Saint Paul’s Pillar
Welcome to Saint Paul’s Pillar, where the Church of Agia Kyriaki Chrysopolitissa stands tall.
This is where St. Paul is believed to have been flogged during his visit to Cyprus with Barnaby and Mark.
According to legend, St. Paul converted the Roman governor during his time here.
The ruins are home to a fragment of a white pillar, which is believed to be the pillar against which St. Paul was flogged.
Additionally, you will find a Catholic church, which bears his name, situated behind the ruins.
Don’t forget to stroll along the raised walkways that offer a great view of the ruins.
The pillar, church, and remains are steeped in history.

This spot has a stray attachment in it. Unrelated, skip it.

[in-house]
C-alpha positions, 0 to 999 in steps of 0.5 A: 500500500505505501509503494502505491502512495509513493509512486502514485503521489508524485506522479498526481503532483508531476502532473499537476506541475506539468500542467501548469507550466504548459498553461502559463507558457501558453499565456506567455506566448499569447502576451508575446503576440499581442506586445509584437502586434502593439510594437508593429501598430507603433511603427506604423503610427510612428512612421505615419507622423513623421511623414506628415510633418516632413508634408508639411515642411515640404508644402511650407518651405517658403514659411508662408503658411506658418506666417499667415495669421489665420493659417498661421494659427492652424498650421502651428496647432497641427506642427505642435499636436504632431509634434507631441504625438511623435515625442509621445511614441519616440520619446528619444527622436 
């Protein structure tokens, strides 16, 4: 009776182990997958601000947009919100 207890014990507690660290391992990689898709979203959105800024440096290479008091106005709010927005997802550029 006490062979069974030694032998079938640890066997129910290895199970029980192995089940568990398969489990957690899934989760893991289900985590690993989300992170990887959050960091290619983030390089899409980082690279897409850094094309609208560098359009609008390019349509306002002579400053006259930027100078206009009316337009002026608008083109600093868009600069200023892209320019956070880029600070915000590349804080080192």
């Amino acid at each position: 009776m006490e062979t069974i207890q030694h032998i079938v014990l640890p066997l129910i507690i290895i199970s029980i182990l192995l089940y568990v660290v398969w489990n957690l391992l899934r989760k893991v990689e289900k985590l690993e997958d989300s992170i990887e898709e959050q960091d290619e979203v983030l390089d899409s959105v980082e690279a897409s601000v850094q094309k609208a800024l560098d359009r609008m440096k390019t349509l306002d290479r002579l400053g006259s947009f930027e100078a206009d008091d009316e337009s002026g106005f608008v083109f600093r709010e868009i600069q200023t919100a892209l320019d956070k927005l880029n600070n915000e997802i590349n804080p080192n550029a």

You can find informative boards and fabulous photo opportunities at every turn, and the multi-denominational church is an inspiring symbol of unity.
Don’t miss this beauty if you’re interested in Cyprus’s rich history and exceptional architecture.
To put the cherry on top, Saint Paul’s Pillar is just a stone’s throw away from the harbour, Marina, restaurants, bars, and bus stops.
St. Paul’s Pillar is a remarkable, albeit unassuming, stump of marble amid the ruins of the early Christian basilica Chrysopolitissa in Pafos.
St. Paul’s significance lies in his role in spreading the word of Christ. As one of the first to do so, he is considered to have authored numerous epistles in the New Testament.
His writings are enthusiastic about the sacrifice Christ made for the salvation of all people, making him a persuasive, friendly, and essential voice in early Christianity.